It is proposed that vitamin D is a protective factor against colon cancer. This hypothesis arose from the inspection of the geographic distribution of colon cancer deaths in the US, which revealed that colon cancer mortality rates were highest in places where populations were exposed to the least amounts of natural light—major cities, and rural areas at high latitudes.
The hypothesis is supported by a comparison of colon cancer mortality rates in areas that vary in mean daily solar radiation penetrating the atmosphere. A mechanism involving cholecalciferol (vitamin D3) is suggested. The possibility that an ecological fallacy or another indirect association explains the findings is explored.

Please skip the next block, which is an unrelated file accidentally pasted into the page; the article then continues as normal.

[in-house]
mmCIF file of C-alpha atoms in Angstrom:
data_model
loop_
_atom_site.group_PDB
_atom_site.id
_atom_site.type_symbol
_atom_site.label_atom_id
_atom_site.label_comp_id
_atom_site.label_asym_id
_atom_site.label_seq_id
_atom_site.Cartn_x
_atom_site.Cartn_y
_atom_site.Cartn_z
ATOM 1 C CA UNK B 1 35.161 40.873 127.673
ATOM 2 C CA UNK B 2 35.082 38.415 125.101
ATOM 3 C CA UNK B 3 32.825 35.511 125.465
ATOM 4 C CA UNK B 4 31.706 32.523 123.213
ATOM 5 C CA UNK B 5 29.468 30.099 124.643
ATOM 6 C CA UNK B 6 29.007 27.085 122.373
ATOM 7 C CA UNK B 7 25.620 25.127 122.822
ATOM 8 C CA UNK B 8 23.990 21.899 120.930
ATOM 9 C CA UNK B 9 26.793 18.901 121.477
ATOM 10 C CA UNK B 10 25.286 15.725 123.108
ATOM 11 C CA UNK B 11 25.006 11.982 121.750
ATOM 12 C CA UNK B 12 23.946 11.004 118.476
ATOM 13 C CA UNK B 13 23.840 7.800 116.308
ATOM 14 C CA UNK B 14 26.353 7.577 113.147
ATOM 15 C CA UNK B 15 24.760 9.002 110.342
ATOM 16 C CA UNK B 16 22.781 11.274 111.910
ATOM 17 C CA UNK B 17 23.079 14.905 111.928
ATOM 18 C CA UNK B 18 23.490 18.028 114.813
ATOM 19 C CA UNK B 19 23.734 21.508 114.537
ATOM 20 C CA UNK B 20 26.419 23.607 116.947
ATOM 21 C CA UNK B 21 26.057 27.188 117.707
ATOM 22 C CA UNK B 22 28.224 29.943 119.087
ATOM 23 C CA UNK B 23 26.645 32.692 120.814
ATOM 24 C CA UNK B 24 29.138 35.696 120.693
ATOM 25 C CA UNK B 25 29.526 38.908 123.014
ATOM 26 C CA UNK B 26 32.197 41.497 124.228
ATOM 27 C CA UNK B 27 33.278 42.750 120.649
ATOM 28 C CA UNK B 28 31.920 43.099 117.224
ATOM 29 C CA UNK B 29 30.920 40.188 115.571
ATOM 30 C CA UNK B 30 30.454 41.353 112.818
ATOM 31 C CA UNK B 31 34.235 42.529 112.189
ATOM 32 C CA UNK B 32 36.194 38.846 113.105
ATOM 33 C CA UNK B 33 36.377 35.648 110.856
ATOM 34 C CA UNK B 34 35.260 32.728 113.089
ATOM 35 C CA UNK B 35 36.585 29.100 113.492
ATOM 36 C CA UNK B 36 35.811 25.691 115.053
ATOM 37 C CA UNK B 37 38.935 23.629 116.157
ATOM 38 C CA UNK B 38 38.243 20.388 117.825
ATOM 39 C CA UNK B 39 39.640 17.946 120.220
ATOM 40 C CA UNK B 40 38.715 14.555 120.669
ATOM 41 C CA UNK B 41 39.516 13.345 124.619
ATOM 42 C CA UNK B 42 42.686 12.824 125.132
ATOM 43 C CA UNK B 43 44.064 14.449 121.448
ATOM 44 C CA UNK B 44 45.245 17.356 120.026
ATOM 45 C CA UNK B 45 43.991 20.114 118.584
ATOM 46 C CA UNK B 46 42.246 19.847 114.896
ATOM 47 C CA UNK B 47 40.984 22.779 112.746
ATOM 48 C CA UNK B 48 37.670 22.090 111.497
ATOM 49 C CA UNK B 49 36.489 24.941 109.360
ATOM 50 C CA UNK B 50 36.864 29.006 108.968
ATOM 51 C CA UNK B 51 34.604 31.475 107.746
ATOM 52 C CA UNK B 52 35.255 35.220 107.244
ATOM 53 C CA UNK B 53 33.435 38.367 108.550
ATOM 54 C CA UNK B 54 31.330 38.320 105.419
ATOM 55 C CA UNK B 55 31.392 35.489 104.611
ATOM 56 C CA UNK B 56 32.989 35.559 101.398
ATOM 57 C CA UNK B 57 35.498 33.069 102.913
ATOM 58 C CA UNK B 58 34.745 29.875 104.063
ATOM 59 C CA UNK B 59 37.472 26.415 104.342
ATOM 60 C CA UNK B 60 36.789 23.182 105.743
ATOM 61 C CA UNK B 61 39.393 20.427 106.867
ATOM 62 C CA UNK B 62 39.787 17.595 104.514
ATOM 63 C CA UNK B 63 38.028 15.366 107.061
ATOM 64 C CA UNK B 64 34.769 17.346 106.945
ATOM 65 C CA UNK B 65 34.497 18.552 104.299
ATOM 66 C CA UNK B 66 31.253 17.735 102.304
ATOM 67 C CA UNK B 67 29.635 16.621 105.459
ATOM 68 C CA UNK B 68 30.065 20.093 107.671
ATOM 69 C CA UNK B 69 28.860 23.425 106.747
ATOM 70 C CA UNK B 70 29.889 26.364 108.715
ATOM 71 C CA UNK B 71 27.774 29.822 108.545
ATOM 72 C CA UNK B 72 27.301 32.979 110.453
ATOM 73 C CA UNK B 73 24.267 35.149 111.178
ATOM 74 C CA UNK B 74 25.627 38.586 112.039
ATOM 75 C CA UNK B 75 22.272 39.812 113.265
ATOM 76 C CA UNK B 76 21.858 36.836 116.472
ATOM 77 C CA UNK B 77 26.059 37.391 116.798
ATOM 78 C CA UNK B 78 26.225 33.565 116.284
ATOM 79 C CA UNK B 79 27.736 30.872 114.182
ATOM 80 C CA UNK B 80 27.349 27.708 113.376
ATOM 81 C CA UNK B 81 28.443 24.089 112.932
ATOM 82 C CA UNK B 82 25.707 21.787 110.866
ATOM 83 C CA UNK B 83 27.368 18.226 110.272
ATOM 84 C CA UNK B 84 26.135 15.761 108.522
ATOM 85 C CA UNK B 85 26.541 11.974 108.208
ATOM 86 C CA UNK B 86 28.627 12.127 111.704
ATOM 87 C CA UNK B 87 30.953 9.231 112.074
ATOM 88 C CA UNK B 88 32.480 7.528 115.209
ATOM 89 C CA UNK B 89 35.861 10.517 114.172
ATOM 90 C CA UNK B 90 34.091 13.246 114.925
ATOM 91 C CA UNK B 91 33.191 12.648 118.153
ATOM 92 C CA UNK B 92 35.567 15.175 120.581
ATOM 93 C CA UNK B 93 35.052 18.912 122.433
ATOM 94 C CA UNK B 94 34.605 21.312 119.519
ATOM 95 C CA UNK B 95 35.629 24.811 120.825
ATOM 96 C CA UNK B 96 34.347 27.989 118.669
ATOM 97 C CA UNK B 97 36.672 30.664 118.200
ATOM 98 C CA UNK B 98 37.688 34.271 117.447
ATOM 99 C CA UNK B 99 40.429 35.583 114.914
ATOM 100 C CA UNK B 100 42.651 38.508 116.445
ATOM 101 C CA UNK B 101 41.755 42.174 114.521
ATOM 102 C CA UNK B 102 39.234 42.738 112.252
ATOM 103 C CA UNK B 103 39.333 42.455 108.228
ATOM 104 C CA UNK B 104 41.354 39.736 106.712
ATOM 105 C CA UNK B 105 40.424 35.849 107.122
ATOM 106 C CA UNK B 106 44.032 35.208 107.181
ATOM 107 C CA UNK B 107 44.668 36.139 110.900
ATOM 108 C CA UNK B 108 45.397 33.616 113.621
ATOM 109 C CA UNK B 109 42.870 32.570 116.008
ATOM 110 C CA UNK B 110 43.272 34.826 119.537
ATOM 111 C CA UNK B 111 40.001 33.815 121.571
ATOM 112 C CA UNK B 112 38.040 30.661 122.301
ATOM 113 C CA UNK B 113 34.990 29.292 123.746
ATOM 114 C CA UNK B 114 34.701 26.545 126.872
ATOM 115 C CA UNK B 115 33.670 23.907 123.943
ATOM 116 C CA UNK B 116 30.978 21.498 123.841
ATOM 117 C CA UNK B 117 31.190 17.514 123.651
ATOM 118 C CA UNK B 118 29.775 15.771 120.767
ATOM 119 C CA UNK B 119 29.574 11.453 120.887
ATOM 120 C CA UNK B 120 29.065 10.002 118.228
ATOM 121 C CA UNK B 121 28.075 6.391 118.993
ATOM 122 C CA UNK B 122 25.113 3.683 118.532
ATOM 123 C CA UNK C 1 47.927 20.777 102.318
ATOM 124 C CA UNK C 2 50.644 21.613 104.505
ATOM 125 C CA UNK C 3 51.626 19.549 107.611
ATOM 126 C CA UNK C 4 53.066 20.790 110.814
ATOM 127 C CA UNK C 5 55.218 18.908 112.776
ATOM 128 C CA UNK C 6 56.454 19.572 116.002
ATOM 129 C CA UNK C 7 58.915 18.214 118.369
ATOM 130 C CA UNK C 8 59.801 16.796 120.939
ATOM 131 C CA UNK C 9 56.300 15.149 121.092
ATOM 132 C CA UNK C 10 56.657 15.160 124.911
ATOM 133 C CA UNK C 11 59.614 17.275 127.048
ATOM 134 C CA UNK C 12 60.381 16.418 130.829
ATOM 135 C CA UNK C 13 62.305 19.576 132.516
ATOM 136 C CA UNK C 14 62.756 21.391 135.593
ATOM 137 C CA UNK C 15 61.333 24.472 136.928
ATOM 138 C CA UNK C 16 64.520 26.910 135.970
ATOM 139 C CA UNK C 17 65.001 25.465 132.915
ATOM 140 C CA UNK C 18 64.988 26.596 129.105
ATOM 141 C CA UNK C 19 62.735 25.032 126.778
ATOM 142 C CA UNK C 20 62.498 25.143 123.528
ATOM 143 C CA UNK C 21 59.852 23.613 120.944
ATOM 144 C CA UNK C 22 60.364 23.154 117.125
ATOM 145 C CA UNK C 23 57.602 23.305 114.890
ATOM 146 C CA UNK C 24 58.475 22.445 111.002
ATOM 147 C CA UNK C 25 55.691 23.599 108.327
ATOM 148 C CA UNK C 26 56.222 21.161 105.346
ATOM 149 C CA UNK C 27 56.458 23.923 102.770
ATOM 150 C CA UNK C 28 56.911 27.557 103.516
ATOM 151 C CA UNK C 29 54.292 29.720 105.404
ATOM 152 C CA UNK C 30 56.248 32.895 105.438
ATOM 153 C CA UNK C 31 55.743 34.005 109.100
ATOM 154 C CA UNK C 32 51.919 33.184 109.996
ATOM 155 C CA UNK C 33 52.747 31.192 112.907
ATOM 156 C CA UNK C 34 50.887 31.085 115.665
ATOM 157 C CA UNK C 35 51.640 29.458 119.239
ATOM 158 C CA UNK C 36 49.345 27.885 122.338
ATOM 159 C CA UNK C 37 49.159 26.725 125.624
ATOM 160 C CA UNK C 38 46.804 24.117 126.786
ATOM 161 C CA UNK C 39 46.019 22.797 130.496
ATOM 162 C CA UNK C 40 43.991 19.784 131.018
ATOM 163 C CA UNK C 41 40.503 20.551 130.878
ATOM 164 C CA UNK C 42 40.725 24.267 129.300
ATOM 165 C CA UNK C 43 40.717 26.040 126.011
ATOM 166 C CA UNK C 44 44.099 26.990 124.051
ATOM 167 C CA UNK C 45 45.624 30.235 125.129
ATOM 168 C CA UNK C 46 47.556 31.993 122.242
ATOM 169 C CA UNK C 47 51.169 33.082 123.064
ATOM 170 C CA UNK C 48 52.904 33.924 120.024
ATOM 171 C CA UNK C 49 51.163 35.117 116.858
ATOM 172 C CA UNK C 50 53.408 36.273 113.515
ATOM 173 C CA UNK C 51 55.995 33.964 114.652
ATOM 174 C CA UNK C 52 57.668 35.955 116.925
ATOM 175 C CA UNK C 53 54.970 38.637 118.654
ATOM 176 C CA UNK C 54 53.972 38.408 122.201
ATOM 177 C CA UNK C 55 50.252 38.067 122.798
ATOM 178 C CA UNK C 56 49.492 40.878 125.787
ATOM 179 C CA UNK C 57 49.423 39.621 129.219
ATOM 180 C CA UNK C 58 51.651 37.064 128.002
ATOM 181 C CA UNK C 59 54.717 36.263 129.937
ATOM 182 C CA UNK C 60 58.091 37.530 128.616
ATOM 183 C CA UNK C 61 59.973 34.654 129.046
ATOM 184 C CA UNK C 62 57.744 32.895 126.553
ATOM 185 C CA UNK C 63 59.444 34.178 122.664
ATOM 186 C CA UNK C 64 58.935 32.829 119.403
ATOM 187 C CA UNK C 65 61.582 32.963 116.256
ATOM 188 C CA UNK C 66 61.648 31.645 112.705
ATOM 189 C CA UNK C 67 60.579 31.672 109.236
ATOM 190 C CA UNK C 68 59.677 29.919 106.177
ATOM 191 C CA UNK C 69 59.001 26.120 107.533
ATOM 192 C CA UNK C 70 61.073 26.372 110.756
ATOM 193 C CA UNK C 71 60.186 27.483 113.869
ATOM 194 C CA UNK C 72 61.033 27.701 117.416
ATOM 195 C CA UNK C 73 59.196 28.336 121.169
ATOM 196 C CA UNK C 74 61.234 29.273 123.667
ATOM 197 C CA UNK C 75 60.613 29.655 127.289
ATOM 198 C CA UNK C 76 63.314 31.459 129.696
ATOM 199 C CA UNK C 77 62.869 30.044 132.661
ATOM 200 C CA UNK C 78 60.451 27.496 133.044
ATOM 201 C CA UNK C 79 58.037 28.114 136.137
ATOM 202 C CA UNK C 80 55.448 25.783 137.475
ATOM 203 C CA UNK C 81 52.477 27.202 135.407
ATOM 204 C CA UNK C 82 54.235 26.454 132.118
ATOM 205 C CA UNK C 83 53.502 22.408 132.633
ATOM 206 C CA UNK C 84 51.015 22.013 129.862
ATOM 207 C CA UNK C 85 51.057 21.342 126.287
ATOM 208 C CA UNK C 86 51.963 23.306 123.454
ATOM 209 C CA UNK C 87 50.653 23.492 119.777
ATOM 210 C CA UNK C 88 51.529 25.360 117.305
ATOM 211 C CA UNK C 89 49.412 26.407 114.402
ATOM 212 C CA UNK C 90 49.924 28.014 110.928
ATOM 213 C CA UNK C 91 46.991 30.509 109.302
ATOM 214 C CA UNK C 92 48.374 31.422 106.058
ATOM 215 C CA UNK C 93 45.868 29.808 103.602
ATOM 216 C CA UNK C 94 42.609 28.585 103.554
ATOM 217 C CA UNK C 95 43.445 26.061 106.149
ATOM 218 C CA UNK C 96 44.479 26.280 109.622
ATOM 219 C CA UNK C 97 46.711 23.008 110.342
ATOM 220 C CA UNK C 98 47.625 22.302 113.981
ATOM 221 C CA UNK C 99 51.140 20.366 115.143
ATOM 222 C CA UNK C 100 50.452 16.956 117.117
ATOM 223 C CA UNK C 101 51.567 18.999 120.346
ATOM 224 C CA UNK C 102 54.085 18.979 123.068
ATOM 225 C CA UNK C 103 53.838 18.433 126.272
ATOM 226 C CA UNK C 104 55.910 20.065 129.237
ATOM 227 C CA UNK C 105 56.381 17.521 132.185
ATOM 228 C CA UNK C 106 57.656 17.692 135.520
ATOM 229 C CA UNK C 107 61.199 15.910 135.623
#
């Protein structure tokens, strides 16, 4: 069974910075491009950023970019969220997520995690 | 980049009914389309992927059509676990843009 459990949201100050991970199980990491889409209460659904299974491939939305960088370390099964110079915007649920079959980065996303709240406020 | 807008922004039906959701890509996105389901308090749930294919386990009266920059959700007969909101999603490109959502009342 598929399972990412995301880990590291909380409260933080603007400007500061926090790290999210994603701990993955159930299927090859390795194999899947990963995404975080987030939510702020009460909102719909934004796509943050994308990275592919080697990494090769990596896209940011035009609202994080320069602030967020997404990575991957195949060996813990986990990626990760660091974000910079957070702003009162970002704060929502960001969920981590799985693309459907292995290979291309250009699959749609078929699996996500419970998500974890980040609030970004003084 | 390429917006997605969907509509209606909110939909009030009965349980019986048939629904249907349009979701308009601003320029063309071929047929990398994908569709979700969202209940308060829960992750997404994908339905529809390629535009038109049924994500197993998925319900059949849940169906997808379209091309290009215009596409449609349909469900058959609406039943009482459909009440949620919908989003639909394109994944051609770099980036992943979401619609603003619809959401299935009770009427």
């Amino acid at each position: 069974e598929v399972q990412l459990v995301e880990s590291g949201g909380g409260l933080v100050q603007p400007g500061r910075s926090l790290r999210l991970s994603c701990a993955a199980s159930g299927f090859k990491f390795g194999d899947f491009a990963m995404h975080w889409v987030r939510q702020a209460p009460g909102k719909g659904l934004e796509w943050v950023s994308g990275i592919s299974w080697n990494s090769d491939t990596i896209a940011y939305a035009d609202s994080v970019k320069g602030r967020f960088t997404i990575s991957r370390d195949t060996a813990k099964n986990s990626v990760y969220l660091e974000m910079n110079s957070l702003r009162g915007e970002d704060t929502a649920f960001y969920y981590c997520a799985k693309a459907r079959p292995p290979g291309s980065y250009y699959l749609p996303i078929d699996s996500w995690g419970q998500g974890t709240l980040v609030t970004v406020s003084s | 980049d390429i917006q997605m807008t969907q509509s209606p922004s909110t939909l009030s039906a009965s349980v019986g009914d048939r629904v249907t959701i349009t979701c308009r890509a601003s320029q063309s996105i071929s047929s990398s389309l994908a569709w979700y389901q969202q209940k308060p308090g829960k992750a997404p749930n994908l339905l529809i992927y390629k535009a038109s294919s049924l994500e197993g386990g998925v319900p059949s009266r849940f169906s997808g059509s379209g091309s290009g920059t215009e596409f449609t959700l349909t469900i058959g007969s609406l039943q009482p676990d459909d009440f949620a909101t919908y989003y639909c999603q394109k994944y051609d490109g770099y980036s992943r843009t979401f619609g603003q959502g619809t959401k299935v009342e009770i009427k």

The amount of sunlight reaching the earth's surface varies greatly from area to area in the US. Solar radiation (including ultraviolet and visible light) reaching the ground is measured by the US Weather Bureau at a number of weather stations which are distributed